Though it is said in the investment parlance that historical or past performance doesn’t predict future performance, it may be worth the while for investors to pay attention to how a fund performed in past market environments. Depending on the age of the mutual fund, investors should look at a fund’s one-, five- and 10-year average annual returns including a comparison with a fund’s benchmark index over the same period. If available, investors should also look at the monthly performance over time for consistency.

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Investment and portfolio managers

The management section of the prospectus which provides a brief biography of the mutual fund’s managers should be meticulously examined by investors with extra attention to how long the fund manager has managed the fund or other funds.

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Unfortunately, Nigerian mutual funds prospectuses do not provide information on the persons managing the funds rather the available information about the fund manager is at the management company level. Investment management company biography may be used as a proxy for the personalised biography assuming that there is little or no employee turnover rate in the company and there is continuity among the investment managers.

Lockup Period

A lockup period is a window of time in which investors of a mutual fund or other closely-held investment vehicles are not allowed to redeem or sell shares. The lock-up period helps portfolio managers avoid liquidity problems while capital is put to work. Investors should, therefore, pay attention to the section of the prospectus that details information on lockup periods. Most mutual funds in Nigeria have lockup periods of 90 days and charge a penalty of 1 to 2% if an investor breaks the lock.

Purchase and sale of fund shares

This section provides information on how to buy and redeem shares of the mutual fund, along with initial minimum purchase information and information on subsequent investments. Paying attention to this helps the investor know how much to invest and for how many units of the fund in question.

Asset Allocation

A mutual fund is as good as the securities it holds, and asset allocation plays a very important role in the profitability or otherwise of a fund. It is, therefore, important to pay attention to the asset allocation that is proposed in the prospectus. Asset allocation also helps an investor access if the risk of a fund suits or fits an investor’s risk appetite or tolerance.

Where to find mutual fund prospectus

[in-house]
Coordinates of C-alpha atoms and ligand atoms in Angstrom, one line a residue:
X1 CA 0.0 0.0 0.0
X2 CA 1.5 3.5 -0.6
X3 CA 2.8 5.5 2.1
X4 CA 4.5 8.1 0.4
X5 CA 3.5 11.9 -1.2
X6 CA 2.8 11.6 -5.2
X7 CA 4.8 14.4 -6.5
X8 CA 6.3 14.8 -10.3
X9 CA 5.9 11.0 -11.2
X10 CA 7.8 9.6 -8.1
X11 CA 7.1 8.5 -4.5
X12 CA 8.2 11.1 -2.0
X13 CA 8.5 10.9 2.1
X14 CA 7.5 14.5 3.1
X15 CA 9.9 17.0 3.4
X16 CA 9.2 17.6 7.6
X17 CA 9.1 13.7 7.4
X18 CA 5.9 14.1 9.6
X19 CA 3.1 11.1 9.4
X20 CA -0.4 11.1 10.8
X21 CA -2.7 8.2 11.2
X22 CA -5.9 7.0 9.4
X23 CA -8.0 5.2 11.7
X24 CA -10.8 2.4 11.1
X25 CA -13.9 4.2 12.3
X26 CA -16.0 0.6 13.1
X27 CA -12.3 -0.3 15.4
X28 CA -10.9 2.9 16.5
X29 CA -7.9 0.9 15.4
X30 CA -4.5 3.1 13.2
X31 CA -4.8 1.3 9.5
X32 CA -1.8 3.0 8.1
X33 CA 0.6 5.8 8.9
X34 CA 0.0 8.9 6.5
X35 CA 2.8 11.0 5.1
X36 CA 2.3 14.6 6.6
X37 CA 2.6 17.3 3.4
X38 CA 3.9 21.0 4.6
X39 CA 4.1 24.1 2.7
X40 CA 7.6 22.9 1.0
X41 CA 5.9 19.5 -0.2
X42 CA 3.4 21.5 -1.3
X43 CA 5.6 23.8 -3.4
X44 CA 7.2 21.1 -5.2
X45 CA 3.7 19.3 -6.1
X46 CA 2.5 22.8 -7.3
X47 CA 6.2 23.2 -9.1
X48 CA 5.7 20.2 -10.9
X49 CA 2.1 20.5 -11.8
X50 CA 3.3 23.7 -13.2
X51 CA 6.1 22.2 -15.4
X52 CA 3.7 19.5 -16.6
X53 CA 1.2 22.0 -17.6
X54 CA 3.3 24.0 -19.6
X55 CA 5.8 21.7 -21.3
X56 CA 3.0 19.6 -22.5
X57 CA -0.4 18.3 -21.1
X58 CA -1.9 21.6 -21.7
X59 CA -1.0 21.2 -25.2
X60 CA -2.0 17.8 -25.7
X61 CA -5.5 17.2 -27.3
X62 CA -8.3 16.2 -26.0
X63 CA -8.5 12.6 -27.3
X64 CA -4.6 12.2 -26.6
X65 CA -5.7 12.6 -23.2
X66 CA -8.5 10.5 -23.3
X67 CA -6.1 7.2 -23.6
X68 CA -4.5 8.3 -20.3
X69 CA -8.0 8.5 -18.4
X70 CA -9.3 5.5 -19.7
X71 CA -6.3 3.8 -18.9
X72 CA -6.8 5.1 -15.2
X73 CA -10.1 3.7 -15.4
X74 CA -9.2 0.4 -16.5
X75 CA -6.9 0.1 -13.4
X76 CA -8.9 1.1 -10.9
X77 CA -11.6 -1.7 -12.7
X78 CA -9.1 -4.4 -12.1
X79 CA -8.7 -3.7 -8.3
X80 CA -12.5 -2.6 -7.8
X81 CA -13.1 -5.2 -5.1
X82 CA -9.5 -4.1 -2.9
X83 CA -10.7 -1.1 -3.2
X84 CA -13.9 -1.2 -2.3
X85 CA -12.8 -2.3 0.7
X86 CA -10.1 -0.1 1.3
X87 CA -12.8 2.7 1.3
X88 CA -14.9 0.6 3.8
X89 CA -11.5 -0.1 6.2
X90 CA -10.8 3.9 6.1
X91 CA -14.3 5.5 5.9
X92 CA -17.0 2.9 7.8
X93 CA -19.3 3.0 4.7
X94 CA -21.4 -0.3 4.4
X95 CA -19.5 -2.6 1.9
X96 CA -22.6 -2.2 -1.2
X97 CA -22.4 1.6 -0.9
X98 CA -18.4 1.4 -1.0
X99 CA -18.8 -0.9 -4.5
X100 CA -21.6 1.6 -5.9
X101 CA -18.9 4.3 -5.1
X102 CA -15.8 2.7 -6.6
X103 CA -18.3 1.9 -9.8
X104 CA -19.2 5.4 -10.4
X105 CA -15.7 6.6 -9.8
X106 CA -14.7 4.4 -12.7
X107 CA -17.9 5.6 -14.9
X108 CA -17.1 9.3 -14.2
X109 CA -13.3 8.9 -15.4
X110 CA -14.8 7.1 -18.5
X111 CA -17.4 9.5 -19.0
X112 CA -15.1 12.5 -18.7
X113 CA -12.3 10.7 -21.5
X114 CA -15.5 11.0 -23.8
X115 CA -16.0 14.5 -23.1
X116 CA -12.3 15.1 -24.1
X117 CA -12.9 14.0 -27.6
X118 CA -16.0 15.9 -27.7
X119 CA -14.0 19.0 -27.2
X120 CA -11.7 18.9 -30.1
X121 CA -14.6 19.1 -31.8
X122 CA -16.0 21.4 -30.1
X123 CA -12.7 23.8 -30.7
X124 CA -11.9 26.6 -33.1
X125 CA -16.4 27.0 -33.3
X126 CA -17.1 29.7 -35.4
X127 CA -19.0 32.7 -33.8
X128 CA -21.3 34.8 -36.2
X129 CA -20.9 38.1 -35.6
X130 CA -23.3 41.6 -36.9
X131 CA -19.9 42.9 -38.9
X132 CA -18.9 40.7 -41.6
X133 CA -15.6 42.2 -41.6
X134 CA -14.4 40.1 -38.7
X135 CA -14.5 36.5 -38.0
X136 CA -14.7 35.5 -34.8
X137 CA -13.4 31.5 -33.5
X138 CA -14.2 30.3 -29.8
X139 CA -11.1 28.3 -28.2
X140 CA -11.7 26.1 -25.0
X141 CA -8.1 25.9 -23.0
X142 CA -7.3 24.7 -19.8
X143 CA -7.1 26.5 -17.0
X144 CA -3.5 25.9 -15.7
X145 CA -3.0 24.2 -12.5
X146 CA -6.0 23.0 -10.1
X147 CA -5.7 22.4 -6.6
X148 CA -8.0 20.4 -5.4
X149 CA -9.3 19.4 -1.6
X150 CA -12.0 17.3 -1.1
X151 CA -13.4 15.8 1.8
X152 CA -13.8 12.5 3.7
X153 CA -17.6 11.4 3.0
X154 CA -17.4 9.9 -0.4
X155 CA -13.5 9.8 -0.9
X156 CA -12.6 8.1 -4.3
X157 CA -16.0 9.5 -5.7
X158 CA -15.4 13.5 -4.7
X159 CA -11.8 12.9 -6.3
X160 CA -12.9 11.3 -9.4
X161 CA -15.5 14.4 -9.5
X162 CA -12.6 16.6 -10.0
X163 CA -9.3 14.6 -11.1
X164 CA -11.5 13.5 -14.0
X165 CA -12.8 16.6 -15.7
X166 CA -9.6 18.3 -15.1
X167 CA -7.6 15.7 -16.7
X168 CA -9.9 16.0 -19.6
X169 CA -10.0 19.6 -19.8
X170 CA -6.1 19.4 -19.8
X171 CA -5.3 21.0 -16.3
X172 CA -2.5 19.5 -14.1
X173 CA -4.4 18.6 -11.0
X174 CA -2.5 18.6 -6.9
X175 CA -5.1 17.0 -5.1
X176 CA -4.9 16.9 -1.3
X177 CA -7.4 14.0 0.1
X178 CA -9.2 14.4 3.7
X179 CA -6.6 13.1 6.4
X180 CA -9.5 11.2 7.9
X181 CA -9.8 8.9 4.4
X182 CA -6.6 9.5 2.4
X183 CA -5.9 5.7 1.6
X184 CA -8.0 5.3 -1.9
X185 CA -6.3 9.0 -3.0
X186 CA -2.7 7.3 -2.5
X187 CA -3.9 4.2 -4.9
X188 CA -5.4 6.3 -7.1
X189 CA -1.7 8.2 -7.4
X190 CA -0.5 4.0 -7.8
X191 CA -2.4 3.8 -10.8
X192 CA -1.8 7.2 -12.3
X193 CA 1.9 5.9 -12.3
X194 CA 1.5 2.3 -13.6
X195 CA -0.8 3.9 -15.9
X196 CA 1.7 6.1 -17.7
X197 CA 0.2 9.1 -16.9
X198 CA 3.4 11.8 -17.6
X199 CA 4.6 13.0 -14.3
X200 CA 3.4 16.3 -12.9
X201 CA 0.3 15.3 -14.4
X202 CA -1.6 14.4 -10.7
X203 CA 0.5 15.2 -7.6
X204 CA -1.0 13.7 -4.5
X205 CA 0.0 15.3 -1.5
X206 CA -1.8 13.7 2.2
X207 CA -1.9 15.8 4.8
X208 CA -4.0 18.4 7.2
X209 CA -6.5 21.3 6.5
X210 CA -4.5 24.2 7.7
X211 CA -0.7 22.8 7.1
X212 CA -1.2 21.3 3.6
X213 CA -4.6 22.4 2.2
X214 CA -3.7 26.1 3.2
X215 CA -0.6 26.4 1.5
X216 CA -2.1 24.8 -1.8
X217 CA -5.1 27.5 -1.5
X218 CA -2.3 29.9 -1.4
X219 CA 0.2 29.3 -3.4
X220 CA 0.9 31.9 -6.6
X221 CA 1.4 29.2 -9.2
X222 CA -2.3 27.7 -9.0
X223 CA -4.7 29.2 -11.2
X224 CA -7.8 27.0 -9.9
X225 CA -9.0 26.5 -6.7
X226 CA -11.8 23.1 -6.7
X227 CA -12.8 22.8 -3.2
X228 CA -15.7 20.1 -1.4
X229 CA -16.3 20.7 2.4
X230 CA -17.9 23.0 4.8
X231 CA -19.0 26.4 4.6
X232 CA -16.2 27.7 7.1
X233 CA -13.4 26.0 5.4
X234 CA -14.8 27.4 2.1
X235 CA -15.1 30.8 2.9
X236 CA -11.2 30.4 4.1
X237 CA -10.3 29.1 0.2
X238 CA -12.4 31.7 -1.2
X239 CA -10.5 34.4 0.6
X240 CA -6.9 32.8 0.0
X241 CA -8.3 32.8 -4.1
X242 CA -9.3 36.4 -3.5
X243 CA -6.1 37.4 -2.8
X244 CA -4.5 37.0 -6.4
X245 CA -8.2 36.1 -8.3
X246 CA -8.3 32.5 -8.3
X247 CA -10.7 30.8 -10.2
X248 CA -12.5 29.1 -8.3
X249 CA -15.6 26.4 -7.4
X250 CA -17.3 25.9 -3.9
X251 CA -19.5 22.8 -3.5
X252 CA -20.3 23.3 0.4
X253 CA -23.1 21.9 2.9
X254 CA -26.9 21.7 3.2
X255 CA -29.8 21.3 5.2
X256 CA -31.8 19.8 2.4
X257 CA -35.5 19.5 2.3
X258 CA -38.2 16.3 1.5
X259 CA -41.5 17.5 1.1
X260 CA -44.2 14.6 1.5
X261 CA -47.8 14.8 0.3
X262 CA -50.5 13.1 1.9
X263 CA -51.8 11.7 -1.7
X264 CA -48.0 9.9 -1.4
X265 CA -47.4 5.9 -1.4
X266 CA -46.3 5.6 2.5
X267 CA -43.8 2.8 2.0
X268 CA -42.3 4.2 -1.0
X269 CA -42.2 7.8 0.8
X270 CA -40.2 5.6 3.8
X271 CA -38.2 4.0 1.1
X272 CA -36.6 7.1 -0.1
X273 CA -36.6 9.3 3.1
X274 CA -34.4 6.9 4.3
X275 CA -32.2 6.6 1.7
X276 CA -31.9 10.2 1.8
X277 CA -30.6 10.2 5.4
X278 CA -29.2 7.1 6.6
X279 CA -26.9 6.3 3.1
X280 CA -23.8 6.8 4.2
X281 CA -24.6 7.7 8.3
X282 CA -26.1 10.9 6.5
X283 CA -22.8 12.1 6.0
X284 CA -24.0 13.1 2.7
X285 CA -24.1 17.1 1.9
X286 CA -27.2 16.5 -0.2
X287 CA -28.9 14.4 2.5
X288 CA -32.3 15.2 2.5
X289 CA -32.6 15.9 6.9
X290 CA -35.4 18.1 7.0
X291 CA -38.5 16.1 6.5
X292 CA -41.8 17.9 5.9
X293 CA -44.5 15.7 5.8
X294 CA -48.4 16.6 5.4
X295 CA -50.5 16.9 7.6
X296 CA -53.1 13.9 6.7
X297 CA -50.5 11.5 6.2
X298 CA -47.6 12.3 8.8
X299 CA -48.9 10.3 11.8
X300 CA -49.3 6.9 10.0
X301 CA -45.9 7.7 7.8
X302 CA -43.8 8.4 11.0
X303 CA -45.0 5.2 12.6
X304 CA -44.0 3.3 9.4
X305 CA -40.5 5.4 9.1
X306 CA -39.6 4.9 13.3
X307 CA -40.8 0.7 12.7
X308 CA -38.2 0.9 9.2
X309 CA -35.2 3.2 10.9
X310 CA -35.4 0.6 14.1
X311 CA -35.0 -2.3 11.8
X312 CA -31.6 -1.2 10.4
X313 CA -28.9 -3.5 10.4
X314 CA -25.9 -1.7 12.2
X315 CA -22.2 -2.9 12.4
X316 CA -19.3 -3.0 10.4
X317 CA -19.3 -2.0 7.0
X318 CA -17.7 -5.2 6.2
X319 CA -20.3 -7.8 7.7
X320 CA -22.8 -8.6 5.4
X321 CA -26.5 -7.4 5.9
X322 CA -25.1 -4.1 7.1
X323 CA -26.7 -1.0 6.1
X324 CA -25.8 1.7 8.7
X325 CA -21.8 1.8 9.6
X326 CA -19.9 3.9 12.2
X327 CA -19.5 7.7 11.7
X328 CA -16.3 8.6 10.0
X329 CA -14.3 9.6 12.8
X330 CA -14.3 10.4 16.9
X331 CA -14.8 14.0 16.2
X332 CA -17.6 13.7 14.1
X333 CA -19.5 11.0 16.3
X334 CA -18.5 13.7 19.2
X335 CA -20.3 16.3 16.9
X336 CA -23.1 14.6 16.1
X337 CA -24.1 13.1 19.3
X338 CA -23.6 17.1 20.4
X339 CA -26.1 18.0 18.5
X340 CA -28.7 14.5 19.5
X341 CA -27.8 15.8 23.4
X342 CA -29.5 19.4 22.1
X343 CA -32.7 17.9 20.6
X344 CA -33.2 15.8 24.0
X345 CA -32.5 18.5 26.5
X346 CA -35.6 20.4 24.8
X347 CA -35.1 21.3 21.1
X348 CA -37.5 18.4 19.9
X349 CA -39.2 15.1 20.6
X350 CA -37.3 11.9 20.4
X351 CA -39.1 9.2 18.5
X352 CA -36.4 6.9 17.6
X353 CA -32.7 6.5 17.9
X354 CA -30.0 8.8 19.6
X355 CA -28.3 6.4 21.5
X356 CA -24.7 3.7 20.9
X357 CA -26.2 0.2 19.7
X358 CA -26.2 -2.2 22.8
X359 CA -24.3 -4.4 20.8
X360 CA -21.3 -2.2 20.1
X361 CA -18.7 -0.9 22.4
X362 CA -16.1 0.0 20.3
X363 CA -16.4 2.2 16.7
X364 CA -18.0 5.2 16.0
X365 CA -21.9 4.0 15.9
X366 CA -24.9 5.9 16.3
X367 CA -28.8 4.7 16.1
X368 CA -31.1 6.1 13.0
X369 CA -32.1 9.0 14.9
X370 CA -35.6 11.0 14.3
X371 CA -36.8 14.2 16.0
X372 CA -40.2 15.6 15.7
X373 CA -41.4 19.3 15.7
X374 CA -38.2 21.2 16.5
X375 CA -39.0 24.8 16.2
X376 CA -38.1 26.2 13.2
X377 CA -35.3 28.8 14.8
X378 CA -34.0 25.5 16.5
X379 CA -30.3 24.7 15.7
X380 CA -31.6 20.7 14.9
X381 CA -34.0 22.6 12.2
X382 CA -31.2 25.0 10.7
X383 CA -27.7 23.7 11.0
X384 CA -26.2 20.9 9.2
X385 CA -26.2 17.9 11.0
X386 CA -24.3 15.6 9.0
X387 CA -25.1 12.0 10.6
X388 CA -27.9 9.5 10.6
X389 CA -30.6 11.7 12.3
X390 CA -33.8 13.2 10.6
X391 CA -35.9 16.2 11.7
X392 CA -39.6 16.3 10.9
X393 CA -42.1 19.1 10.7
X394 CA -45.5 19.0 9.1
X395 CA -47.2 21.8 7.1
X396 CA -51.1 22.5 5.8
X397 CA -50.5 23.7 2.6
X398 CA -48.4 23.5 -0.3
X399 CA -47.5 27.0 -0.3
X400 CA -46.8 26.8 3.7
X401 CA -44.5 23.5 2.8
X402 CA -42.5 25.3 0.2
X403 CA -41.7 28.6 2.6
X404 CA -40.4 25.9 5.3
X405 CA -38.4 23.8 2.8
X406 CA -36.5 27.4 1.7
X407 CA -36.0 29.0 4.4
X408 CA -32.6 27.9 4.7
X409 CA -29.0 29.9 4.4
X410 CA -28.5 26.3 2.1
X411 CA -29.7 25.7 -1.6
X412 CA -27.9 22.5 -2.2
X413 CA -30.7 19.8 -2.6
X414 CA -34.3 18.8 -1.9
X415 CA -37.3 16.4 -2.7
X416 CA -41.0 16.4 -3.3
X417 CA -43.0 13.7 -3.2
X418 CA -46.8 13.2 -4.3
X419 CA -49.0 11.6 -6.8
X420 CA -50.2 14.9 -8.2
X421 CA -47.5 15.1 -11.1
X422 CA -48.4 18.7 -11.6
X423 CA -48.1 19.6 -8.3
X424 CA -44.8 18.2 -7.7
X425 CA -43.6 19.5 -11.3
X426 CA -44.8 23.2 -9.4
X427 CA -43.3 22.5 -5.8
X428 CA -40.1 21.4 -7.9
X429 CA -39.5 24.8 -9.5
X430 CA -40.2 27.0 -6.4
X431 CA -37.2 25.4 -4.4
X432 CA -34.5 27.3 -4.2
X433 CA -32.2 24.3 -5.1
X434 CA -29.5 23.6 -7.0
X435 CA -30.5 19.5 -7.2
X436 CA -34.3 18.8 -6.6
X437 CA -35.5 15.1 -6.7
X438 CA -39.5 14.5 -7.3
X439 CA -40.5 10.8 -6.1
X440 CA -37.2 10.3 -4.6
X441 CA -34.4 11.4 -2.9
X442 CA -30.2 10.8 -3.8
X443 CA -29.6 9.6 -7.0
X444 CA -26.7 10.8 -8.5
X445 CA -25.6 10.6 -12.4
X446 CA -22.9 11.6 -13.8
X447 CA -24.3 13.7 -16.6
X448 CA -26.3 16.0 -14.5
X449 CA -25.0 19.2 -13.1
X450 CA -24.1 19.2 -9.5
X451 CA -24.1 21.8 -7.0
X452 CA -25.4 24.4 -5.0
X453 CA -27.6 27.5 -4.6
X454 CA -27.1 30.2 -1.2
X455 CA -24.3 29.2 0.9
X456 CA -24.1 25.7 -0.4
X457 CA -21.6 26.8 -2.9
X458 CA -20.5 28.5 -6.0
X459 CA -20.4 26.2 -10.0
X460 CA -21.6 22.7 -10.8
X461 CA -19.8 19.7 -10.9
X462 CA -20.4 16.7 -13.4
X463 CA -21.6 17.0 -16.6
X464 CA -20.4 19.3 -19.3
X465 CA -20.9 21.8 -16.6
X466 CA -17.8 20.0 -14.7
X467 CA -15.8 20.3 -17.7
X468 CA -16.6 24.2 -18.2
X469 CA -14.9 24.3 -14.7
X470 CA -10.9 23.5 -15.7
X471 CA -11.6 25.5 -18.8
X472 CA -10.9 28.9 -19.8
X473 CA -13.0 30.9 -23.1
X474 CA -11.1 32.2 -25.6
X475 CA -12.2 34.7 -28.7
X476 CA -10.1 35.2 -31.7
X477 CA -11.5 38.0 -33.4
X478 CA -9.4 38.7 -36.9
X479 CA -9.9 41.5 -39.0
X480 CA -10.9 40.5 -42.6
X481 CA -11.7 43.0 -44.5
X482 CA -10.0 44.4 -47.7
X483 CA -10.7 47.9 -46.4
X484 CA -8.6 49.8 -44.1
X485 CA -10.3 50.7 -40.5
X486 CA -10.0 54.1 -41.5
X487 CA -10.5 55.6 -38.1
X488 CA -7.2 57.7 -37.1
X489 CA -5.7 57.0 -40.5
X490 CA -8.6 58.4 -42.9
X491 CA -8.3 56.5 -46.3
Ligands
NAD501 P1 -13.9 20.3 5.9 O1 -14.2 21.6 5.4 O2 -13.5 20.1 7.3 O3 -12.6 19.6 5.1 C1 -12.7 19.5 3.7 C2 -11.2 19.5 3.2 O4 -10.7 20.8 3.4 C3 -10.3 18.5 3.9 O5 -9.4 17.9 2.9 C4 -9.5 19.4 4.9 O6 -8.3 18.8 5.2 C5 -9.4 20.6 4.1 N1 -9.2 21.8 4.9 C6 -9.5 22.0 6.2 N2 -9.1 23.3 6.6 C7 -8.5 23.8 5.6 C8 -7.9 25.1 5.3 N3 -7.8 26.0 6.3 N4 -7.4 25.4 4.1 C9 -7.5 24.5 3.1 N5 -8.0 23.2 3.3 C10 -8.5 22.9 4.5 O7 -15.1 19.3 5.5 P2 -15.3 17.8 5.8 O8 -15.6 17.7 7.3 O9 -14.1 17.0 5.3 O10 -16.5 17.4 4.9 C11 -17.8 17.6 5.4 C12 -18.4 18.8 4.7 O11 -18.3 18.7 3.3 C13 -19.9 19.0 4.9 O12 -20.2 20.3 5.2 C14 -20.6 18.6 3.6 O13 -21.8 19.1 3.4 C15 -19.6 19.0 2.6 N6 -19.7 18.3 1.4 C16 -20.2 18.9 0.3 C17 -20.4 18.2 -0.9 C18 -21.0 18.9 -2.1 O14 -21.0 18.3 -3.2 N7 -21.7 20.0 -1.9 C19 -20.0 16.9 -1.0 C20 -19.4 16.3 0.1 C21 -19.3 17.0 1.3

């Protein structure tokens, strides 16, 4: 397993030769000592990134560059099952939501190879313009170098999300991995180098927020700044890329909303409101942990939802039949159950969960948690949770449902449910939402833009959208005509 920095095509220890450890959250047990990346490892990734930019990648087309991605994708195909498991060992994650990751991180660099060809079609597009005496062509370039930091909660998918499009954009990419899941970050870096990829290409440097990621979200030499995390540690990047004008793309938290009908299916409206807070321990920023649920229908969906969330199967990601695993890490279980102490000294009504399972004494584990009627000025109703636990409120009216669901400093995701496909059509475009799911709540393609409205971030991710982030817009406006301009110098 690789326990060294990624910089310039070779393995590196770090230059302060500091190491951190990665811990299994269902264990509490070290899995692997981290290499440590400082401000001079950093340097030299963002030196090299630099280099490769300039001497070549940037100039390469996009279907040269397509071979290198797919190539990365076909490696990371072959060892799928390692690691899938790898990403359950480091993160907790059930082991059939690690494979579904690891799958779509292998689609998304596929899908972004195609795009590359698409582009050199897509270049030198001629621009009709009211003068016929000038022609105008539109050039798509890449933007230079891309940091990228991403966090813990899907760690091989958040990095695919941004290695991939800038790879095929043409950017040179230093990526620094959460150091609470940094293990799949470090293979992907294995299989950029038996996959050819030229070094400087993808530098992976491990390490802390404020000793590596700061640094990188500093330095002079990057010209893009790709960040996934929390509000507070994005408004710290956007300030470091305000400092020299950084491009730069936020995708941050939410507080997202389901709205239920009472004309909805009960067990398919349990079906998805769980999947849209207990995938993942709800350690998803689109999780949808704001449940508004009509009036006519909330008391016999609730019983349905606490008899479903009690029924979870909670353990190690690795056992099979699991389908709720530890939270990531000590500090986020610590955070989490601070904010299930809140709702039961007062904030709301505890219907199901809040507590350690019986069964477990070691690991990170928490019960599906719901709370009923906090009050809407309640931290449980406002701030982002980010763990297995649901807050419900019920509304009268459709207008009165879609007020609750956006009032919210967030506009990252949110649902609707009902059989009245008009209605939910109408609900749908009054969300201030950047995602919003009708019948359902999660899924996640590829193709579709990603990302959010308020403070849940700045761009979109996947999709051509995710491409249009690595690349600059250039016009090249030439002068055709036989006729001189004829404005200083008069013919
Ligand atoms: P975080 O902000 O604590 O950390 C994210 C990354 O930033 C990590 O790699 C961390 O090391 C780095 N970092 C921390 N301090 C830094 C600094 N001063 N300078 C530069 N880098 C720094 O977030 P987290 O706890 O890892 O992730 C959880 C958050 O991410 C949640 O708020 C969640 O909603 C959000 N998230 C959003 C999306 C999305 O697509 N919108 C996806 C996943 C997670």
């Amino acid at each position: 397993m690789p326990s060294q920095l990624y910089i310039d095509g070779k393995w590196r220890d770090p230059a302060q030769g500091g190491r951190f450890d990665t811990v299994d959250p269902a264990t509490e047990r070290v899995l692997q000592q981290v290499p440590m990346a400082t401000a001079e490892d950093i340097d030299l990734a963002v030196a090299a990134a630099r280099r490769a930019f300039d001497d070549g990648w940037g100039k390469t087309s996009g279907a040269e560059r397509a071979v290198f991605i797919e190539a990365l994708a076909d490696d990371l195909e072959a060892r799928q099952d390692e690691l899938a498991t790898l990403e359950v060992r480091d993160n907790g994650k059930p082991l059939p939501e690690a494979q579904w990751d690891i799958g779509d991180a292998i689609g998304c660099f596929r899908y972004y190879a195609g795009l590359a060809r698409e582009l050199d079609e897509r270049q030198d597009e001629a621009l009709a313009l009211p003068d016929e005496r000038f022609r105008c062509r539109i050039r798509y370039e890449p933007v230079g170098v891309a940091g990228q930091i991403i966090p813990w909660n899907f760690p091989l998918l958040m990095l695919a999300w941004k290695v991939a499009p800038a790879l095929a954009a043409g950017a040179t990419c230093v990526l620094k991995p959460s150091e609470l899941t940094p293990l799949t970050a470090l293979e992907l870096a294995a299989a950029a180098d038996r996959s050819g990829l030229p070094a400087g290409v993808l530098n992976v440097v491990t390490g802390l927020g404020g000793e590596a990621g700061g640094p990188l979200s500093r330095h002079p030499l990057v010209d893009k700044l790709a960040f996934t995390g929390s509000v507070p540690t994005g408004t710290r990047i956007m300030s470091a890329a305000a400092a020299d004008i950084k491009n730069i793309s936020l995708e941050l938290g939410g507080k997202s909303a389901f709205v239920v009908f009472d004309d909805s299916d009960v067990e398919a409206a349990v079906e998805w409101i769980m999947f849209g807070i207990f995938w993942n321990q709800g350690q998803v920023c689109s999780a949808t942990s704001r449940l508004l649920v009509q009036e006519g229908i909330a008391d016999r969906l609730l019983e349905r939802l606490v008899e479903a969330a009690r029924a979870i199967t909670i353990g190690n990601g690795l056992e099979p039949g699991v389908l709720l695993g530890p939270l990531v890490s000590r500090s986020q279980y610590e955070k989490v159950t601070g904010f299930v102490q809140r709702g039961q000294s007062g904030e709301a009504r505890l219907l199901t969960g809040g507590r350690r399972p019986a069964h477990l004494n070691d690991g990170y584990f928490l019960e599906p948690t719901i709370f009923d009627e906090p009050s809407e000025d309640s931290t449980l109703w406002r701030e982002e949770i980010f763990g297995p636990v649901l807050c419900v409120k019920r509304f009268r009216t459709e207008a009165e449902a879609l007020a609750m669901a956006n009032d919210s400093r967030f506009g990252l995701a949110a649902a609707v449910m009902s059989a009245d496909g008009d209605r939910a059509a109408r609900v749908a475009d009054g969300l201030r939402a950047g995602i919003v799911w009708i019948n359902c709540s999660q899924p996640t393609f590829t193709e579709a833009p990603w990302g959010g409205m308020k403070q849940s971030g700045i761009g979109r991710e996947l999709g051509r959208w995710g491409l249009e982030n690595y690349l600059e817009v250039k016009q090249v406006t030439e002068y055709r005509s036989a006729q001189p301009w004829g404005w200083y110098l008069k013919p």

Fund prospectuses are readily available from the fund managers, if otherwise, you can freely request for them from the fund manager, especially during the IPO months for new issues. Prospectuses for Nigerian mutual funds can also be found on the website of Quantitative Financial Analytics Company, Ltd, www.mutualfundnigeria.com.

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Uchenna Ndimele is the President of Quantitative Financial Analytics Ltd. MutualfundsAfrica.com and mutualfundsnigeria.com (both Quantitative Financial Analytics company website) is a leader in supplying mutual fund information, analysis, and commentary on African mutual funds. We provide reliable fund data; and ratings information that will add value to fund managers, the media, individual investors and investment clubs.

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Cryptocurrency

Electroneum, a Cryptocurrency, to launch electricity Top-Ups in Nigeria

Electroneum will be launching an in-app electricity top-up feature across four African countries to support digital payment projects for electricity 

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Electroneum, the Cryptocurrency Launching Electricity Top-Ups in Nigeria

Electroneum, the British based blockchain, will be launching an in-app electricity top-up feature across four African countries to support digital payment projects for electricity in Nigeria, Senegal, Mali, and The Gambia.

What this means for Nigerians: The electricity payment platform will allow Electroneum app users to recharge their electricity meters directly from the app installed on their mobile phone by paying in Electroneum tokens.

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What is Electroneum; Electroneum is a blockchain-based payment system created specifically for use on mobile hardware, like smartphones. It is believed by many to be the first Anti-Money-Laundering (AML) compliant and ‘you are your customer’ cryptocurrency. Electroneum’s crypto is mined from your smartphone with ease.